In the coin and card experiment to prove inertia of rest, we see that when the card is flicked suddenly, the coin is left behind. But when the card is pushed slowly, the coin moves along with it. Why does not inertia of rest act on the coin then? If it is friction, then why does it not act on the coin when the card is flicked suddenly?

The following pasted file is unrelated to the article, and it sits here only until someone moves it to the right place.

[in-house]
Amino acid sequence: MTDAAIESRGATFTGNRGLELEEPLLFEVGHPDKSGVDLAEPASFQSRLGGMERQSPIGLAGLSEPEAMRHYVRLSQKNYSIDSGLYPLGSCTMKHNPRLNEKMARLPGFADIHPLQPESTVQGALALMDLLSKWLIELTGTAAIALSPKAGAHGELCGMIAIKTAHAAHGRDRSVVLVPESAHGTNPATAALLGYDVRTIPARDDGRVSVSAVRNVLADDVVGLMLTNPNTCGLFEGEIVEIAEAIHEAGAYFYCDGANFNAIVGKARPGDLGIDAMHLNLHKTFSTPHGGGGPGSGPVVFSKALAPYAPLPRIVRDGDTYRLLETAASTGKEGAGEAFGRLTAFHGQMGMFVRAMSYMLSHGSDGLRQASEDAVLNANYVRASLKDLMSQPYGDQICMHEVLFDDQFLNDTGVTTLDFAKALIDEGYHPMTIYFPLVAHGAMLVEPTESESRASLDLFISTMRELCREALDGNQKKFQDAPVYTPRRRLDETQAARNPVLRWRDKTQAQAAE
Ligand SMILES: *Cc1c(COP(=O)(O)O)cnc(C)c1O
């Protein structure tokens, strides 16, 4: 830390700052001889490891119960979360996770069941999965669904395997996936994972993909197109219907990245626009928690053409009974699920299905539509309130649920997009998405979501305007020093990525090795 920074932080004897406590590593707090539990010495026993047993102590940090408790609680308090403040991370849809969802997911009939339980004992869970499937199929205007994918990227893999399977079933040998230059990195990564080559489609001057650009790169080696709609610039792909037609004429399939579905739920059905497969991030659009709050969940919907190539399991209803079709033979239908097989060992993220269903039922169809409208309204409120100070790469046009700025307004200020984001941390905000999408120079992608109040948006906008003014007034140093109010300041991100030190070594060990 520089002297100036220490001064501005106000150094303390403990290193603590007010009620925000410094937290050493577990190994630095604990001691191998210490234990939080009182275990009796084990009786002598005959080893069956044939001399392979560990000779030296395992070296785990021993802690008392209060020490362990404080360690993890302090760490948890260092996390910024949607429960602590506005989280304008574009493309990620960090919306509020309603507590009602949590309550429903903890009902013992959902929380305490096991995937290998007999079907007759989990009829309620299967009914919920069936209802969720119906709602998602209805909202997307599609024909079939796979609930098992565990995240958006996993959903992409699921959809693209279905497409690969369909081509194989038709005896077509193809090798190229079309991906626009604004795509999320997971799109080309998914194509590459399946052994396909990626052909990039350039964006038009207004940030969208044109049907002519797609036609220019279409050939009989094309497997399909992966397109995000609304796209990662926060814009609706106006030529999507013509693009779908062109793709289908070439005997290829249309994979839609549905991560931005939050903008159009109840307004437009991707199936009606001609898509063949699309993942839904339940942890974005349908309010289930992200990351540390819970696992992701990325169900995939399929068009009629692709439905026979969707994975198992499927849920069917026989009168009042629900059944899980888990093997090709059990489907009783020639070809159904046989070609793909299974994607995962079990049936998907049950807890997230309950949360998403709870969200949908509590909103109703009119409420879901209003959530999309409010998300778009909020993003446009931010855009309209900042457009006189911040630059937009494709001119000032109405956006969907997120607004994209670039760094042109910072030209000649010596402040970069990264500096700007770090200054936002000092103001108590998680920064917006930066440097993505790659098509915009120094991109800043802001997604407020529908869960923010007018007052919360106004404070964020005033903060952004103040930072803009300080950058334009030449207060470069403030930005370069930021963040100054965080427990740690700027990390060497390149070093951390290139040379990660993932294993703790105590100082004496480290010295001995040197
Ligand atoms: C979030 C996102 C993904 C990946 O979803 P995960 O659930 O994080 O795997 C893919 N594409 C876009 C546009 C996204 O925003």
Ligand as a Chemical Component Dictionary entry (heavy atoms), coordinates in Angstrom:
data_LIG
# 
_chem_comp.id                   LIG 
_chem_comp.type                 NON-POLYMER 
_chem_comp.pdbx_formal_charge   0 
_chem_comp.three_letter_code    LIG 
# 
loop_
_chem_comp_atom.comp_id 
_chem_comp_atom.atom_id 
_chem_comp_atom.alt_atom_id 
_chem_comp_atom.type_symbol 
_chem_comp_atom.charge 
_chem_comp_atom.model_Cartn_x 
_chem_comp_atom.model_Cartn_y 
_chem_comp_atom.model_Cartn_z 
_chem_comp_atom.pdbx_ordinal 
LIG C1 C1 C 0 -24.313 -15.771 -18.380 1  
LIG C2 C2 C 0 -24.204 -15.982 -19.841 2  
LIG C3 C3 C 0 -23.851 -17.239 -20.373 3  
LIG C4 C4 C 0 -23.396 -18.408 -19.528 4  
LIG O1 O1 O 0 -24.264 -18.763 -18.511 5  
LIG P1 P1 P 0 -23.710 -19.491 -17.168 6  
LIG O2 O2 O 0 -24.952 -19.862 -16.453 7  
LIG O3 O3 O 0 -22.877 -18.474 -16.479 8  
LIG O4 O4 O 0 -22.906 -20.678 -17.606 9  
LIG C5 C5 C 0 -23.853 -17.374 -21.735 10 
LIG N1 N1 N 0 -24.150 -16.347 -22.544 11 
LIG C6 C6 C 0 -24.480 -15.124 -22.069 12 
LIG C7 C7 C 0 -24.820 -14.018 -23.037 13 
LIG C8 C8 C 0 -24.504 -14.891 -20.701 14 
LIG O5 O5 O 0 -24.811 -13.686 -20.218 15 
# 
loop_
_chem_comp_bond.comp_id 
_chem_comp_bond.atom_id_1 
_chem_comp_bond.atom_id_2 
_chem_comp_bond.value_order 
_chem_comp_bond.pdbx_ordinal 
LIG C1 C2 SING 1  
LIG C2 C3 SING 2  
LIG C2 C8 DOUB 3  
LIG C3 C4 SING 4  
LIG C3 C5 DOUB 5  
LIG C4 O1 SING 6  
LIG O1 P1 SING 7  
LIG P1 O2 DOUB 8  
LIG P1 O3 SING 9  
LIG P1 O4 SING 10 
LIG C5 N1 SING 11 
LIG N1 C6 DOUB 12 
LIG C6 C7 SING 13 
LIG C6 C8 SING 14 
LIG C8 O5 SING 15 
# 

Asked by bjayanta | 1st Aug, 2015, 03:56: PM

Expert Answer:

When the card is pushed slowly, friction acts on the coin due to contact.
 
However, when the card is flicked suddenly, the force is much greater to overcome the frictional force. The coin gets a push vertically and for a moment it is not in contact with the card.
 
Due to this, no friction acts on it for a short moment and the coin remains where it was.

Answered by Romal Bhansali | 2nd Aug, 2015, 12:20: PM